Nicknames and slang of the Detroit Tigers


Paul Howard “Dizzy” Trout (June 29, 1915 – February 28, 1972) played for the Detroit Tigers for fourteen seasons, appearing in two World Series, in 1940 and 1945 (in which he had an ERA of 0.66 in the Series).

I heard on the radio this morning an appropriate turn of phrase in lieu of  Justin Verlander’s (“The Monarch”) performance in yesterday’s Game 1 of the World Series, and it goes something like this: The are two types of ball players. Humble ones and those preparing themselves to be humbled.

Origins of the Detroit Tigers name:

There are various legends about how the Tigers got their nickname. One involves the orange stripes they wore on their black stockings. Tigers manager George Stallings took credit for the name; however, the name appeared in newspapers before Stallings was manager. Another legend concerns a sportswriter equating the 1901 team’s opening day victory with the ferocity of his alma mater, the Princeton Tigers. The earliest known use of the name “Tigers” in the news was in the Detroit Free Press on April 16, 1895.

The truth is revealed in Richard Bak’s 1998 book, A Place for Summer: A Narrative History of Tiger Stadium. In the 19th century, the city of Detroit had a military unit called the Detroit Light Guard, who were known as “The Tigers”. They had played significant roles in certain Civil War battles and in the 1899 Spanish-American War. The baseball team was still informally called both “Wolverines” and “Tigers” in the news. Upon entry into the majors the ballclub sought and received formal permission from the Light Guard to use its trademark and from that day forth it is officially the Tigers. In short, the Tigers most likely wore stripes because they were already Tigers, rather than the other way around which is the conventional story.

The “Tigers” name originates from the 19th century military unit that was based in the city and held the same name. They are nicknamed “the Motor City Kitties”, “the Bengals”, and “the Tigs.” (Via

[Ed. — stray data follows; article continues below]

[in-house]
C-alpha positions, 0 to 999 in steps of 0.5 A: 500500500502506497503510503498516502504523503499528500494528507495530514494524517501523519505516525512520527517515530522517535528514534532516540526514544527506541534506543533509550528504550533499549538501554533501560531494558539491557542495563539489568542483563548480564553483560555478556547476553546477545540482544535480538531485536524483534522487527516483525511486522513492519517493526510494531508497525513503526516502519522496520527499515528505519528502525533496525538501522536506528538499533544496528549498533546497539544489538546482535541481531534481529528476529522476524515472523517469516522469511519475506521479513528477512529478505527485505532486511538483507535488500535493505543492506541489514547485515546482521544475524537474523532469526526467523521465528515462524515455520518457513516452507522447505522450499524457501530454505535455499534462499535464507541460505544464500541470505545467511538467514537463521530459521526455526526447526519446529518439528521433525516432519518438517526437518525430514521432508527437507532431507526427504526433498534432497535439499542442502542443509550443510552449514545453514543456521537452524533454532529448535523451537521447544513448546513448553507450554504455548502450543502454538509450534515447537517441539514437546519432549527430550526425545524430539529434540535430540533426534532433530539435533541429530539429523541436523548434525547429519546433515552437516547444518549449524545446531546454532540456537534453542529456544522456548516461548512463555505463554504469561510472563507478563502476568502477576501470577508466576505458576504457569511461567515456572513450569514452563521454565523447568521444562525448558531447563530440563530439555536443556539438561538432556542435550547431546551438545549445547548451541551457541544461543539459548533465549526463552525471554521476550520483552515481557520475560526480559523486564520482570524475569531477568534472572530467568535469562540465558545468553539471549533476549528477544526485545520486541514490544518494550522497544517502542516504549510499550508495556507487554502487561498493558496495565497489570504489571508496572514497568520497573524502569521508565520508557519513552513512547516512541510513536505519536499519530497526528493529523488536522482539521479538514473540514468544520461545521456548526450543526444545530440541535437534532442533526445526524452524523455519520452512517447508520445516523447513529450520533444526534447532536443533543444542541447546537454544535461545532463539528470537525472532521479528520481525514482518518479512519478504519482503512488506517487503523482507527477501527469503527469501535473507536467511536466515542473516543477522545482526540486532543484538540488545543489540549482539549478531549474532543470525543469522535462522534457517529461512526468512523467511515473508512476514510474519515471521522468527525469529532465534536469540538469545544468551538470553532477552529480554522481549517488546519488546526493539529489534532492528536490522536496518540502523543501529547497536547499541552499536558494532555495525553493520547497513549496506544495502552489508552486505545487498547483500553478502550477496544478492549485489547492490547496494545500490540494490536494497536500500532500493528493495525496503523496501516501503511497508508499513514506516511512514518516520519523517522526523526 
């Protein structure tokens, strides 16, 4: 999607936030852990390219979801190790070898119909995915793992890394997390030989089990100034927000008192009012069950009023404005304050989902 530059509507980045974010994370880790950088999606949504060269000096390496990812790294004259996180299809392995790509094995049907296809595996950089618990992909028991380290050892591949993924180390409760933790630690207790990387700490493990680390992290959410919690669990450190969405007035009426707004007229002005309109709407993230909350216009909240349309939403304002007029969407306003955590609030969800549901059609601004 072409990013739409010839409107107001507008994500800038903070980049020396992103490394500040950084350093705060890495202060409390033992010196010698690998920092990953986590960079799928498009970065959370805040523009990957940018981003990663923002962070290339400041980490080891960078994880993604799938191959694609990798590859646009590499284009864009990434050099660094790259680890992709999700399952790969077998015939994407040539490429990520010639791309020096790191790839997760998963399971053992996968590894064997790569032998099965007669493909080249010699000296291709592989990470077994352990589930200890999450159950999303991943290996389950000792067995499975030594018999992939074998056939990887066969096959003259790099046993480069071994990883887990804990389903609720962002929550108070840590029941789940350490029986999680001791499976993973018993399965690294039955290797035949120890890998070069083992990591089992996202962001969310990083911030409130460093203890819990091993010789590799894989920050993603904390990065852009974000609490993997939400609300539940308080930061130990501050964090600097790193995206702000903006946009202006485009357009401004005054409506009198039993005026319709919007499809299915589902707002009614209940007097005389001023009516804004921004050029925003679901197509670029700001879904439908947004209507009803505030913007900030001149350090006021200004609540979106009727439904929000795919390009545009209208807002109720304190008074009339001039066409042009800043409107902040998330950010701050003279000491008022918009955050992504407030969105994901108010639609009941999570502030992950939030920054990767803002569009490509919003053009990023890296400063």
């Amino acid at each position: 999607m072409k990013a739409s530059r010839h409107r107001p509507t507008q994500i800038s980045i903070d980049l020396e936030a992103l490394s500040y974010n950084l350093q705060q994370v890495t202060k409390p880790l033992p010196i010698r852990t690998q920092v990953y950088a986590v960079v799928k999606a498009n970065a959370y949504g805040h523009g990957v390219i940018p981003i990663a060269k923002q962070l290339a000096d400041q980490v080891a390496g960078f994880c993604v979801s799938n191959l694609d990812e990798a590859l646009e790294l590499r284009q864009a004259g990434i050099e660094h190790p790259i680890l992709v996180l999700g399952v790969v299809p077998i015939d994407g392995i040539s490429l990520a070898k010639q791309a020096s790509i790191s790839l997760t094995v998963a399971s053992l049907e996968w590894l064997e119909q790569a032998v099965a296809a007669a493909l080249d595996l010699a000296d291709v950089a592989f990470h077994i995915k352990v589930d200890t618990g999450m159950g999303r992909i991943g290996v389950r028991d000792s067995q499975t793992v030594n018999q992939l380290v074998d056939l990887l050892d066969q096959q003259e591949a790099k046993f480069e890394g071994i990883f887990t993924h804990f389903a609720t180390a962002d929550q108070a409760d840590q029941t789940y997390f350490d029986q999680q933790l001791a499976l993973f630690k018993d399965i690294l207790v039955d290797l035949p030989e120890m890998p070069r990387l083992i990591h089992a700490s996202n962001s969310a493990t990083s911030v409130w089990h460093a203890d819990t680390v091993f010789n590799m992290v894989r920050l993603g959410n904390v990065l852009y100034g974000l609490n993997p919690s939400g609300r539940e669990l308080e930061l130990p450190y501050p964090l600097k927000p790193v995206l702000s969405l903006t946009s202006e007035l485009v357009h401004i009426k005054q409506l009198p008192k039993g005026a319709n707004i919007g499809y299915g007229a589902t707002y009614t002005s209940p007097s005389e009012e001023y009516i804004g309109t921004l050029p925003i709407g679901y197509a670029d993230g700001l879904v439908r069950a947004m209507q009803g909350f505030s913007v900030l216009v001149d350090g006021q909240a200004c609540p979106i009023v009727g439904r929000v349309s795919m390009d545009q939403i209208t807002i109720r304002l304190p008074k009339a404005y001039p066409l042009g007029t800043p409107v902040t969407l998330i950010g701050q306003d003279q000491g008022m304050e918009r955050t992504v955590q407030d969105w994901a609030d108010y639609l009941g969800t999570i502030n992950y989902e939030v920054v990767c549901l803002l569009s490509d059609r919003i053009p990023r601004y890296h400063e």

Nicknames, slang and mottoes of the Detroit Tigers

AJax Austin Jackson

“Always a Tiger” — Team motto

Babe — Woodrow Wilson Davis

Battleship — Lorenzo Edward Gremminger

Bennett Park — Tigers ballpark (1896–1911)

Big Daddy — Cecil Fielder (1st base, 1990–1996)

Big Sam — Sam Thompson (outfilder 1885-1906)

Big Wheel — Lance Parrish (catcher, 1977–1986)

Bip — Leon Joseph Roberts (1998)

Birdie — George Robert Tebbetts

Blackie — James Francis O’Rourke

Black Mike — Gordon Stanley “Mickey” Cochrane (catcher 1937)

“Bless You Boys” — Rally cry coined (in sarcasm) by Al Ackerman, a Detroit sports anchor legend.

Bobo — Lewis Norman Newsom

Boob  — Donald Eric McNair

Boomer — David Wells (pitcher, 1993–1995)

Boots — Cletus Poffenberger

Boulevard Park — Tigers ballpark (1901–1902)

Briggs Stadium — Tigers ballpark (1938–1960) named after plumbing fixture manufacturer Walter Briggs, Sr.

Bucketfoot  — Al Aloysius Harry Simmons

Bumpus  — Elijah Albert Jones

Burns Park  — Tigers ballpark (1901–1902)

Butch  — Donald Martin Kolloway

Chick— Charles King (outfield, 1954–1956)

Chief — Elon Chester Hogsett (pitcher, 1929–1936)

Corktown — is the oldest neighborhood in Detroit, Michigan

“Deee-troit Base-ball!” — A popular rally cry for the Detroit Pistons has also been adapted for the Tigers

Denny — Dennis Dale McLain (the last pitcher in Major League Baseball to win 30 or more games during a season)

Dingle  — Frank Donald Croucher

Dizzy — Paul Howard Trout (pitcher)

“Eat ‘Em Up Tigers! Eat ‘Em Up!” — 1968 rally cry when the Tigers won their third World Series

“Ee-Yah”  — Third base coach Hughie Jennings’ famous saying/shout

Fire Trucks  — Virgil Trucks (pitcher, 1941–1943, 1945–1952, 1956)

Firpo — Frederick Marberry (pitcher, 1933–1935)

Flea — Herman Clifton (infield, 1934–1937)

Gates — William James Brown (outfielder, 1963–1975)

Gee — Gerald Holmes Walker (outfield)

Gonzo — Luis Gonzalez (outfield, 1998)

Goose — Leon Allen Goslin (left field, 1934–1937)

Grandy — Curtis Granderson (outfielder 2005–2009)

Hammerin’ Hank — Hank Greenberg (1st base, outfiled, 1930–1946)

Happy  — Archie Richard McKain

Heini — Henry Emmett Manush (outfield, 1923–1927)

Heinie — George Schuble

Hippity  — John Leonard Hopp

Honolulu  — Johnnie John Brodie Williams